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Re: Interesting automake bug(?)

On Mon, 25 Nov 2002, Bill Kendrick wrote:

>On Mon, Nov 25, 2002 at 12:32:02PM +0200, Jan Ekholm wrote:
>> Ok, I'll do that later today. I have no doubt that it works, but I'm still
>> interested in why automake thinks it's ok to clobber files named "foo",
>> any why it ends up doing it. Compiling "foo.cpp" file should IMO not write
>> the output to "foo".
>Because that's just "how it's done."  From the "make" info pages:

That explains absolutely nothing to me. Since when should the switch "-c"
not write to a .o file? I know about implicit rules, I'm really not too
big an idiot. The header files are not compiled, merely included by the
pre-processor, why should they affect the name of the output files?

I accept that it's the way things seem to work, and using .hh or similar
would solve the problem (I'll use .hh). Still there is something wrong in
the toolchain if it does what it currently does, and it does it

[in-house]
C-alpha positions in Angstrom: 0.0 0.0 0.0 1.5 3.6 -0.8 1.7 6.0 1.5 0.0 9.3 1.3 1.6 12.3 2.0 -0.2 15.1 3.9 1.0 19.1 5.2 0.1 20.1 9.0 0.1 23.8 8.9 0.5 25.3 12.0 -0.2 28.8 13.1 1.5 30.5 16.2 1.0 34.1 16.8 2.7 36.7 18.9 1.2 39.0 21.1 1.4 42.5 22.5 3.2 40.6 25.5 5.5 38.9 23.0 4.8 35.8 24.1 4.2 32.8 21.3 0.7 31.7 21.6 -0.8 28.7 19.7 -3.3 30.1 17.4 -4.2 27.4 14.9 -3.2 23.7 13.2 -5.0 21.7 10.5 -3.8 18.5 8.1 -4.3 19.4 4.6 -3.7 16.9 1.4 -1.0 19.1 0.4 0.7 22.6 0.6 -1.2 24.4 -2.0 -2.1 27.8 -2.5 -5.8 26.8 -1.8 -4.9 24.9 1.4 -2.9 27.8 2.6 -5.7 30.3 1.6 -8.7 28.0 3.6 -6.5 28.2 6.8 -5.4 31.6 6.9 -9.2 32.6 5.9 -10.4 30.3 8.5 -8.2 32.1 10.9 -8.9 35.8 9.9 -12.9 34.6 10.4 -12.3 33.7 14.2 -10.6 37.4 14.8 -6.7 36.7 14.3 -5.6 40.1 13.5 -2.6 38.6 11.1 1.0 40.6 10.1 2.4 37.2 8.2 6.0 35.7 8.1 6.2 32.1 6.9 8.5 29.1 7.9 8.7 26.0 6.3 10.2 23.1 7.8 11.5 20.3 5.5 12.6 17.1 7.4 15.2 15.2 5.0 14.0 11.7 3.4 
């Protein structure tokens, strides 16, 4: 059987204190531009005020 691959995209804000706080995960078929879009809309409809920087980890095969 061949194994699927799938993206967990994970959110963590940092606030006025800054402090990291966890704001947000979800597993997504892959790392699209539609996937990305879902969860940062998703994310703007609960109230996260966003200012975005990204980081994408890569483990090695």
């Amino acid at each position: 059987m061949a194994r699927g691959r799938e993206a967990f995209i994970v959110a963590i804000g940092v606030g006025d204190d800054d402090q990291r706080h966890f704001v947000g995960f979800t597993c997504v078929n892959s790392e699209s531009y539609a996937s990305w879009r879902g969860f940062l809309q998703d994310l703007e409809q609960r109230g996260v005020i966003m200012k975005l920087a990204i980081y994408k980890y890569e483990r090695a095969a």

irregularly. The auto* toolchain behaves differently when doing a clean
rebuild and when doing an incremental one. Why?

>     Certain standard ways of remaking target files are used very often.
>  For example, one customary way to make an object file is from a C
>  source file using the C compiler, `cc'.
>     "Implicit rules" tell `make' how to use customary techniques so that
>  you do not have to specify them in detail when you want to use them.
>  For example, there is an implicit rule for C compilation.  File names
>  determine which implicit rules are run.  For example, C compilation
>  typically takes a `.c' file and makes a `.o' file.  So `make' applies
>  the implicit rule for C compilation when it sees this combination of
>  file name endings.
>     A chain of implicit rules can apply in sequence; for example, `make'
>  will remake a `.o' file from a `.y' file by way of a `.c' file.
>     The built-in implicit rules use several variables in their commands
>  so that, by changing the values of the variables, you can change the
>  way the implicit rule works.  For example, the variable `CFLAGS'
>  controls the flags given to the C compiler by the implicit rule for C
>  compilation.

         Real stupidity beats artificial intelligence every time.
                                              -- Terry Pratchett, Hogfather